The FDA took comments on the ephedra proposal through the end of December and is expected to publish a final ruling by this summer. But more recently, the FDA went the other way and praised the science behind the soluble fiber psyllium, made from psyllium seed husks, and will allow labels to state that the botanical can lower total and LDL cholesterol.

Still, Battista's response echoes much of the rhetoric of botanical manufacturers, who see regulation coming and with it the need to police their own industry in order to stave off federal intervention. Many herbalists simply don't think the government - or mainstream doctors or pharmacists - understand or want to understand botanicals.

They know the traditional medical community fears the herbal industry as a financial threat, and they want to avoid confrontation.

"Proposed regulations from the FDA are usually a mixture of good things and problems, born out of misunderstandings based on the nature of herbal products," says Rob McCaleb, president of the nonprofit Herb Research Foundation.

"For example, one of the things we expect the FDA to reverse is an earlier proposal that requires labels to list the extract solvent used in the products. But that extract is removed in drying, so we question the consumer interest. But more than that, listing the solvents could promote the use of lesser extracts if those ingredients were out there from each company," he says, alluding to the proprietary information or trade secrets such labeling requirements reveal.

And that brings up the not so subtle effort within the industry to weed out its dubious elements. "There is the issue of quality," says Ris. "And one of the concerns is borrowed science. Ginkgo, for instance, has different varieties, and many producers claim similar content levels. But if the extracting is from different solvents, you cannot claim the herb will have the same effect as tested products.

"I think testing and trials will improve. There are a number of products with sound clinical data supporting their efficacy, and some fall short in that area. Greater testing will benefit the supplier and the manufacturer. But too often a broad stroke is used to criticize our data, and that's a fallacy."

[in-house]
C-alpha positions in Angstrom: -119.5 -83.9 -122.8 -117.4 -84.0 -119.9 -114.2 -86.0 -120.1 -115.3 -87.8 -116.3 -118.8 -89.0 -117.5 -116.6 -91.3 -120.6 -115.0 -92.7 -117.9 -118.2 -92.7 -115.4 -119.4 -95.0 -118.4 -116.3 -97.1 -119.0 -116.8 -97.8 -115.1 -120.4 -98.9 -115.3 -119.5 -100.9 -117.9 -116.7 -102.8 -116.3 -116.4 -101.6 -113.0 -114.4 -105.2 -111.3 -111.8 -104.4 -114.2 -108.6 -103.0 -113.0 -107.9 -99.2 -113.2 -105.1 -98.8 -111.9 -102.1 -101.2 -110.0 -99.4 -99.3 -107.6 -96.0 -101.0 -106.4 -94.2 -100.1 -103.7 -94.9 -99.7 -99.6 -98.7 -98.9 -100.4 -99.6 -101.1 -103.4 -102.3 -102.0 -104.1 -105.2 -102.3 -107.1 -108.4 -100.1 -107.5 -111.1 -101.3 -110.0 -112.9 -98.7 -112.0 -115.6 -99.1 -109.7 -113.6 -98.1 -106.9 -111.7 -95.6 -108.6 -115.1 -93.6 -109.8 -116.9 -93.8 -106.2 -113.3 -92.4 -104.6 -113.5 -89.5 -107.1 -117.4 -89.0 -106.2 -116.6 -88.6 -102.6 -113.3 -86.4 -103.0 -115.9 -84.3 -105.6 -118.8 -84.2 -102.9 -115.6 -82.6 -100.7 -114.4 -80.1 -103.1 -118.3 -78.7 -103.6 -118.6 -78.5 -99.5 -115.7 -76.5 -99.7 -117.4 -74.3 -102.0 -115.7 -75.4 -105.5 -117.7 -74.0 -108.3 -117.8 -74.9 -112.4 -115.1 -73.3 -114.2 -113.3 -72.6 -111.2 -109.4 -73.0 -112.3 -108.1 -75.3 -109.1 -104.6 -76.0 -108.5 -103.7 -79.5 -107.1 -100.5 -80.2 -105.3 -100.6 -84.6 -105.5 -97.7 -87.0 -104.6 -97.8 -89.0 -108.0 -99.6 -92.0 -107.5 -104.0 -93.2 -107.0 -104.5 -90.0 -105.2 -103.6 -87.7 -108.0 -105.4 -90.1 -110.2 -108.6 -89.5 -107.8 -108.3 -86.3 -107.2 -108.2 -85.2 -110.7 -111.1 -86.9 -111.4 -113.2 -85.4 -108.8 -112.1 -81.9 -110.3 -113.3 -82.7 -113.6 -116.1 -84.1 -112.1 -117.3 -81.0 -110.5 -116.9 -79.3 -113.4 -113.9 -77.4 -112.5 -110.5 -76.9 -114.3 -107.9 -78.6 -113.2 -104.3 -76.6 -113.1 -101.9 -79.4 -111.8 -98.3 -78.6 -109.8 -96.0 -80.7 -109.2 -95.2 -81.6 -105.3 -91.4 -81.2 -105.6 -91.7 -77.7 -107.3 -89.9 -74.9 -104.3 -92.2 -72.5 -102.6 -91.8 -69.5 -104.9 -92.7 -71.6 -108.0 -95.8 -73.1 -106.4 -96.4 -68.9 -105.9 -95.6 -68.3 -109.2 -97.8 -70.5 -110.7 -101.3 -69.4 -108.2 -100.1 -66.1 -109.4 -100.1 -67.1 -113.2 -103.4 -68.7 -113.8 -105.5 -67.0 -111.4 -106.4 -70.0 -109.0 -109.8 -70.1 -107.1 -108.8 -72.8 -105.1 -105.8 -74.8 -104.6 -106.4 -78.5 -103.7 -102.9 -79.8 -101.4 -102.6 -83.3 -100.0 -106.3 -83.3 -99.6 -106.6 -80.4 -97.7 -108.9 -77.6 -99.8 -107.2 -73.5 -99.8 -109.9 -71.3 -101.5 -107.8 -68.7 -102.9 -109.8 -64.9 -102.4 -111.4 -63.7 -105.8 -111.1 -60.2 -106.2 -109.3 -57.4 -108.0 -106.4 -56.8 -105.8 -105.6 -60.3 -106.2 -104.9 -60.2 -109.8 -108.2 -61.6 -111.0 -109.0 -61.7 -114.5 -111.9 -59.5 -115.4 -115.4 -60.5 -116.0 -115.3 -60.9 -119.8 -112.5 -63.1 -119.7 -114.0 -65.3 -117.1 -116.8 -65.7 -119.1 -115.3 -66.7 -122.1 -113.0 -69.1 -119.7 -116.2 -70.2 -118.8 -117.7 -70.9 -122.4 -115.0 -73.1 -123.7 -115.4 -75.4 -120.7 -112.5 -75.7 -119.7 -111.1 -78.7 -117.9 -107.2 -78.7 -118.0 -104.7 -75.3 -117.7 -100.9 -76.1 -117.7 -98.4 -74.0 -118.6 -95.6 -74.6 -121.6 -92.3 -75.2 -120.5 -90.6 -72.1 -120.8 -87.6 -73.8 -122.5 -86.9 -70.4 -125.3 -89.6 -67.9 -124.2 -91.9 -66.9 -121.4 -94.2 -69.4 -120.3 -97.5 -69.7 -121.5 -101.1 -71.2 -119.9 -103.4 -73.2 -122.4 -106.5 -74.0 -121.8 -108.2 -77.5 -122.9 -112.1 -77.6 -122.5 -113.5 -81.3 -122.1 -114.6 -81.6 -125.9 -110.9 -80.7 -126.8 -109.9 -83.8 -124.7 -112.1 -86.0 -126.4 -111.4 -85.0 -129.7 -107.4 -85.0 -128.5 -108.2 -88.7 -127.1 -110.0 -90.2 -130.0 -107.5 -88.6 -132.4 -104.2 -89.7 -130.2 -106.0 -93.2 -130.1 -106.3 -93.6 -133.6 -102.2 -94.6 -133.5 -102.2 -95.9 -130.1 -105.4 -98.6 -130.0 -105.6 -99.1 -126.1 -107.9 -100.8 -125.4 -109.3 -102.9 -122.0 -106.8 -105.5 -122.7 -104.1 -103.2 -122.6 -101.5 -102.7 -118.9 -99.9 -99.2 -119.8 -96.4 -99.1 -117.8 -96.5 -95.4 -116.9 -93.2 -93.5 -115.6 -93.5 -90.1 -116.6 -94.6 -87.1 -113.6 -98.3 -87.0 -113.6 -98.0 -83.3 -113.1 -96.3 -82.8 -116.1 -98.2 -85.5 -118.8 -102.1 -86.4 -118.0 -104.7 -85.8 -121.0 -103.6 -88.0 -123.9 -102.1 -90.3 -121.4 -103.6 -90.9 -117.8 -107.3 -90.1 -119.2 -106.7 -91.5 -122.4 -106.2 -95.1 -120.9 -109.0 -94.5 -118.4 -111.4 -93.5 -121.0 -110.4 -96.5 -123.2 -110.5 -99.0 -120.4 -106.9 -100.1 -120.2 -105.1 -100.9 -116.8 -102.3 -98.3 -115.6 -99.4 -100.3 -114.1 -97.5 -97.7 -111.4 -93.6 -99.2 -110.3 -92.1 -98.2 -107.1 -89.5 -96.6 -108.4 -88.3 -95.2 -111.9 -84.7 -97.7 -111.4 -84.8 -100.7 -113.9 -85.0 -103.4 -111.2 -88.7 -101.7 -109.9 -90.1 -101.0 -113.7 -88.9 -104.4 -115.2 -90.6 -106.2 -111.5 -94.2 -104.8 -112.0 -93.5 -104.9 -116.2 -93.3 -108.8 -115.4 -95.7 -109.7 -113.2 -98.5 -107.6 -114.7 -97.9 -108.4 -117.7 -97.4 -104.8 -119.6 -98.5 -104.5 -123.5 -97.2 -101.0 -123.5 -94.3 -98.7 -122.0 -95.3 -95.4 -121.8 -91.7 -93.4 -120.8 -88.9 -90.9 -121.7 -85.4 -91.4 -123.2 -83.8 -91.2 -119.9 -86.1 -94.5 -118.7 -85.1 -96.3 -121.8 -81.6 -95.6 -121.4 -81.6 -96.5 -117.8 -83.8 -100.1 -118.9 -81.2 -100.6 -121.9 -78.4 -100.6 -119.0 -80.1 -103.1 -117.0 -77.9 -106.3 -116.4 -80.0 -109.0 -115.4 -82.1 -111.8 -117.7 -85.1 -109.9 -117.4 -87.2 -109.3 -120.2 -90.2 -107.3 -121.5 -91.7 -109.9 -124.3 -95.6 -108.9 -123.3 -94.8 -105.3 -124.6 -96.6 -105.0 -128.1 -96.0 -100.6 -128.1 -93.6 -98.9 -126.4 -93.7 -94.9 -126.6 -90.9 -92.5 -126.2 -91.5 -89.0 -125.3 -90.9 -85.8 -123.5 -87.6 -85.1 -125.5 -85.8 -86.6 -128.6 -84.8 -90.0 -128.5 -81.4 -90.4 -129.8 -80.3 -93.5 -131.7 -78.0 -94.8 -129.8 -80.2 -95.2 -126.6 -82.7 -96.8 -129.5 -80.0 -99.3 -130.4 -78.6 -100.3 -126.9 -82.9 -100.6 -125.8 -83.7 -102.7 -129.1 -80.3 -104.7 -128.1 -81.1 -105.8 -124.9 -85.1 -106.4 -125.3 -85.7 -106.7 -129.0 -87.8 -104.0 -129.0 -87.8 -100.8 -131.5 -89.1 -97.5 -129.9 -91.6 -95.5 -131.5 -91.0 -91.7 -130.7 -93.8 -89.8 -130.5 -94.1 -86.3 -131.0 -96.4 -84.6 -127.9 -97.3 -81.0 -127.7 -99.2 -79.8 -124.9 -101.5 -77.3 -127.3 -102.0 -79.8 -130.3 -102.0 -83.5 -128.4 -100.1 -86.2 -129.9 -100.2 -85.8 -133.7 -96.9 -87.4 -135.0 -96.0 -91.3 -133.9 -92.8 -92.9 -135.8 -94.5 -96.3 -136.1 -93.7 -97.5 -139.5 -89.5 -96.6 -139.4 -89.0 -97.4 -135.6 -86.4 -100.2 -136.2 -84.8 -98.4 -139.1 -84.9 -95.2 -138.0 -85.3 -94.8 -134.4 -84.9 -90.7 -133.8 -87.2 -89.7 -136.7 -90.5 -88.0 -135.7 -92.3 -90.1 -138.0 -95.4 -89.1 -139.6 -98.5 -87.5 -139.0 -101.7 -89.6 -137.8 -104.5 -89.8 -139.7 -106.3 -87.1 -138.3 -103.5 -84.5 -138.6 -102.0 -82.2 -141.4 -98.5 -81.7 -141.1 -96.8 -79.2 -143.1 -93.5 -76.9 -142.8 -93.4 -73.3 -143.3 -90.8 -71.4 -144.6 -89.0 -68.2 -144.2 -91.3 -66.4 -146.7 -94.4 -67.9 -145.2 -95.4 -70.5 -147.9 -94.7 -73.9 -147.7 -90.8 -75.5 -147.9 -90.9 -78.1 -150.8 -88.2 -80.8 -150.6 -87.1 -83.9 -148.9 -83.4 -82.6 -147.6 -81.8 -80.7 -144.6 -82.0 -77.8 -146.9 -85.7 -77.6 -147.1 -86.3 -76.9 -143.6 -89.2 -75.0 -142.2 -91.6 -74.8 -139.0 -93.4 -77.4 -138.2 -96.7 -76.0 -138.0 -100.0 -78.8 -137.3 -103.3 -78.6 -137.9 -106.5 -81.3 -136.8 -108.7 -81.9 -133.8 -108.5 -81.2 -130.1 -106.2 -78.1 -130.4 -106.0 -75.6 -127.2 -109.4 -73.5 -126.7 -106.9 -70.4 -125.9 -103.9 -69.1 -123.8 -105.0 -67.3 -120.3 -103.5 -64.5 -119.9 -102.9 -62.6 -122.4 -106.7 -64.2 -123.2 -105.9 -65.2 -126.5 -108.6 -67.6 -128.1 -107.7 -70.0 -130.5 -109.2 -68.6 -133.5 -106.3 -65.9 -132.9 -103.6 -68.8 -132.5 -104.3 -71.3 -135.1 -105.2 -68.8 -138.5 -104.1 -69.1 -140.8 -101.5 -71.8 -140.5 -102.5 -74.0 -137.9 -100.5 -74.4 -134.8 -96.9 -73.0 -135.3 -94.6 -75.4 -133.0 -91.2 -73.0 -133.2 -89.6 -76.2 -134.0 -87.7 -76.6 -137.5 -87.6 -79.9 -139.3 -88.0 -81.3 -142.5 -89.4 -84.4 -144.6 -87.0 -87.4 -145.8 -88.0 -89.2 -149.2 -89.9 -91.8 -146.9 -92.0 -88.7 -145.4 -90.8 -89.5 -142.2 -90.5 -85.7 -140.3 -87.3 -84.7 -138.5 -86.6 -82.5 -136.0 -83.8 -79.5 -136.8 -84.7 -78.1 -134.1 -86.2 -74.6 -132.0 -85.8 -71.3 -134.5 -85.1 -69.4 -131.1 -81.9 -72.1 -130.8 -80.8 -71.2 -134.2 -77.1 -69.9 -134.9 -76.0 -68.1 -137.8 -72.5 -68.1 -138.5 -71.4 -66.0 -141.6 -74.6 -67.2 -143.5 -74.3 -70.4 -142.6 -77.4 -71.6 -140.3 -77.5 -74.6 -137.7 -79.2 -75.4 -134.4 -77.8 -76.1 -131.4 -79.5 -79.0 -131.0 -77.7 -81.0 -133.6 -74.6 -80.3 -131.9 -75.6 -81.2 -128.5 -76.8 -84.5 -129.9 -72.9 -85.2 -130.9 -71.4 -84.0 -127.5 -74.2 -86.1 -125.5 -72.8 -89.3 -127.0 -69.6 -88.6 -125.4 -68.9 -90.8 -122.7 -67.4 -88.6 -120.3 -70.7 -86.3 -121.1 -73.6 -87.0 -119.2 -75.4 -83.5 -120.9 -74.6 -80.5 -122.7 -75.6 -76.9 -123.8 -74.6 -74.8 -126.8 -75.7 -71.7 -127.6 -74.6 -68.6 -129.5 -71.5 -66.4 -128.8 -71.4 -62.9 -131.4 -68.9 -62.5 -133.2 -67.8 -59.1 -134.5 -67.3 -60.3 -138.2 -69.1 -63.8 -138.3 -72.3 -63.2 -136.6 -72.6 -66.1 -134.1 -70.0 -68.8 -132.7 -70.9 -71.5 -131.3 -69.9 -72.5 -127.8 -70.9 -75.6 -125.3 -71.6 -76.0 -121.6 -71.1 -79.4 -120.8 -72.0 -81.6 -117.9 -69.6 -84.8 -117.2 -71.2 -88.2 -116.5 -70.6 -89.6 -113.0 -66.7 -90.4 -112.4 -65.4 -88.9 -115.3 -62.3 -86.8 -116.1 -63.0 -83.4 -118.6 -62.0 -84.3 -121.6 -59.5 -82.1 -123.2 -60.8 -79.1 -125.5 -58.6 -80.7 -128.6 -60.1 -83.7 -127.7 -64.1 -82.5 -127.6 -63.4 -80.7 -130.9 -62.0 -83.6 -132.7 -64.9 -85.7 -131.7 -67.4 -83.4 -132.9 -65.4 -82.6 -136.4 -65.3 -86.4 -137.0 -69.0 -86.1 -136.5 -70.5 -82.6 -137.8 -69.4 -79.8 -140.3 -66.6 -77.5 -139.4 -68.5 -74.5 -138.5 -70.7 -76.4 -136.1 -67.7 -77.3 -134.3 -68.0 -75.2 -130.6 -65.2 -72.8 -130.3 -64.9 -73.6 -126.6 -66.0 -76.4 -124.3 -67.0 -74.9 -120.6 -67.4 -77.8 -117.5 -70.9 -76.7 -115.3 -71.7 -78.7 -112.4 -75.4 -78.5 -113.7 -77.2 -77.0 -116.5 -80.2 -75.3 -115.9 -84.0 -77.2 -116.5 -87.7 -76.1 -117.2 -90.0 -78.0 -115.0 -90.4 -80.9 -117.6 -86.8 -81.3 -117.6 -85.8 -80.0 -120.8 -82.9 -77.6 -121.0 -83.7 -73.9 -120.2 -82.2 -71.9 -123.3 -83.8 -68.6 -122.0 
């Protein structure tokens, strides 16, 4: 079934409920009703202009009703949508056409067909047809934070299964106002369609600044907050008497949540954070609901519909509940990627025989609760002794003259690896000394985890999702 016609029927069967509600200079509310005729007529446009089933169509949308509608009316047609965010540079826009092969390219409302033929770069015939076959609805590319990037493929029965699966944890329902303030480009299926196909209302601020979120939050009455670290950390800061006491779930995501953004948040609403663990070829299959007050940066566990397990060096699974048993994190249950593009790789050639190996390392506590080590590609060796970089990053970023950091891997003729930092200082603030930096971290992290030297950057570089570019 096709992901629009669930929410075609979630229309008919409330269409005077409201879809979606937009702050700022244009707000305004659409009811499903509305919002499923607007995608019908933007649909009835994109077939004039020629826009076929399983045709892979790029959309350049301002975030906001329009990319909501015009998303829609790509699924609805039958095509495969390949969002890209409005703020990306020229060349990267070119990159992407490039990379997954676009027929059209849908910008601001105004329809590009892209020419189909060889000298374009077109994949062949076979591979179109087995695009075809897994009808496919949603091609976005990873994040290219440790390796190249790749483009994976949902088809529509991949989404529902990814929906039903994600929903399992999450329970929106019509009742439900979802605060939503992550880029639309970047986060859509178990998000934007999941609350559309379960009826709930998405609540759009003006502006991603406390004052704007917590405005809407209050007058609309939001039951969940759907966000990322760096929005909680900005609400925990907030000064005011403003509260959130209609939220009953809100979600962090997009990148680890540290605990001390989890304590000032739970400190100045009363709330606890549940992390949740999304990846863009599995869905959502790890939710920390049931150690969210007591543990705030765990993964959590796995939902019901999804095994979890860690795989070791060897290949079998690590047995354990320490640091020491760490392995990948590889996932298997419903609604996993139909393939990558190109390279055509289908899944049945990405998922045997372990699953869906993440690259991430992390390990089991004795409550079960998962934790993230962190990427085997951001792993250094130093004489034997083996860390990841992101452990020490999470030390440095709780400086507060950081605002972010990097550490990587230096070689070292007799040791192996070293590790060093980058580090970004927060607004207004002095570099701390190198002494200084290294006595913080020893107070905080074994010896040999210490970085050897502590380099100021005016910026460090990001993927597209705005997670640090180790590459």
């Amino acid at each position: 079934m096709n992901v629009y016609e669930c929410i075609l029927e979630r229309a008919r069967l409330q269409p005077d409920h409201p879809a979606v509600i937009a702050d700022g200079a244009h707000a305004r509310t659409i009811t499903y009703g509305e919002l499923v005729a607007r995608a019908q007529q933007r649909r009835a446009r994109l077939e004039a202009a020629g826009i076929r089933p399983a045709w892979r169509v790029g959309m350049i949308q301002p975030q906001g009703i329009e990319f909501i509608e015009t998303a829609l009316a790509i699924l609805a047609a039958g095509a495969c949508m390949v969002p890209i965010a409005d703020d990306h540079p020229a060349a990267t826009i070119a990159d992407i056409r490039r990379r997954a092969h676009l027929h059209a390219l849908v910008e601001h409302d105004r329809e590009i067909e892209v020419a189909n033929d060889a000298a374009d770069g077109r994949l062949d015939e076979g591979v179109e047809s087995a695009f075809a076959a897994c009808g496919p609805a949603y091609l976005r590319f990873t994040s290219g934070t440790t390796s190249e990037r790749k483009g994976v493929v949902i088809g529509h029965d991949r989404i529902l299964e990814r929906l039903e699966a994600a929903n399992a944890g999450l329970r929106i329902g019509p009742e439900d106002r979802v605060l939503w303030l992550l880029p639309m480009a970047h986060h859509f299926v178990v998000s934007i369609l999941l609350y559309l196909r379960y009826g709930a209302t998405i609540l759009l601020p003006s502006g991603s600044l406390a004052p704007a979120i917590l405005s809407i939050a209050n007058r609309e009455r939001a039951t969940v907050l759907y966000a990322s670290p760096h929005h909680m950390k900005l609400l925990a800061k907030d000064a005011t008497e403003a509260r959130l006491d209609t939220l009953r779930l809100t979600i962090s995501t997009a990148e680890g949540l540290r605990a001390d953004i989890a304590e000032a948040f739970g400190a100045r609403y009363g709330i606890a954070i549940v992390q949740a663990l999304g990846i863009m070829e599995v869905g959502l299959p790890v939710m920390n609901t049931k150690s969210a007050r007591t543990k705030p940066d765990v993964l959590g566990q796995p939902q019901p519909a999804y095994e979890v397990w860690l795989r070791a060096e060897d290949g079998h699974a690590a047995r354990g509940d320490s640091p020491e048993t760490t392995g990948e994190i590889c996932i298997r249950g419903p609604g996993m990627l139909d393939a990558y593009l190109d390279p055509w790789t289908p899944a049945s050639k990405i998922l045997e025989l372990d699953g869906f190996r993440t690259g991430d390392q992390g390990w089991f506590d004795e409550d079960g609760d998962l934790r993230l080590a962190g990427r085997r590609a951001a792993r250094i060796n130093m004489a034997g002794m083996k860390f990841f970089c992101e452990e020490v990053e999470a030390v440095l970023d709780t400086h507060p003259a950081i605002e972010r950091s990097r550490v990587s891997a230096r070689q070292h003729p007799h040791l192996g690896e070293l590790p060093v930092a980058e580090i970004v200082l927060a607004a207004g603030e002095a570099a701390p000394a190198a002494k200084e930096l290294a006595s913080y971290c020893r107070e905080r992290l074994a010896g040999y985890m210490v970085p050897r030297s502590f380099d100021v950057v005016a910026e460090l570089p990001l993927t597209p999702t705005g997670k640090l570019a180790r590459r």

Indena supplies brands with the herbal raw materials for nine of the most common and highest selling herbals, including St. John's wort, ginkgo biloba, billberry, grape seed, echinacea, and saw palmetto.

The company's literature lists standard extract percentages of the active ingredients in each herb. For example, Ginkgo biloba is listed as a standard extract of 24% ginkgoflavoneglycosides, 6% terpenes, and 5% ginkoic acid, which parallels what some of the FDA labeling will require.

McCaleb at the Herb Research Foundation agrees that standard labeling will help pave the way for increased U.S. trials and greater legitimacy for the industry. "I think there is going to be a race to do these trials. They are expensive, but the FDA has waived pre-clinical work on dietary supplements, and that's a tremendous savings. Those having the money could do a fairly simple trial and have the only American trial, but the value of that would be tremendous. It will also bring up the level of research and scrutiny to help eliminate the opportunists."

In the meantime, progressive elements in the industry are behind standardized labeling contents for the reasons mentioned earlier, as well as others. "Standardization is essentially a sophisticated form of consumer price comparison and allows researchers to assure dose consistency. Our foundation is behind that in terms of consumer knowledge," says McCaleb.

"I think that's the way to go for obvious reasons," agrees Murray. "And I think pharmacists respond more favorably to the whole concept of standardization."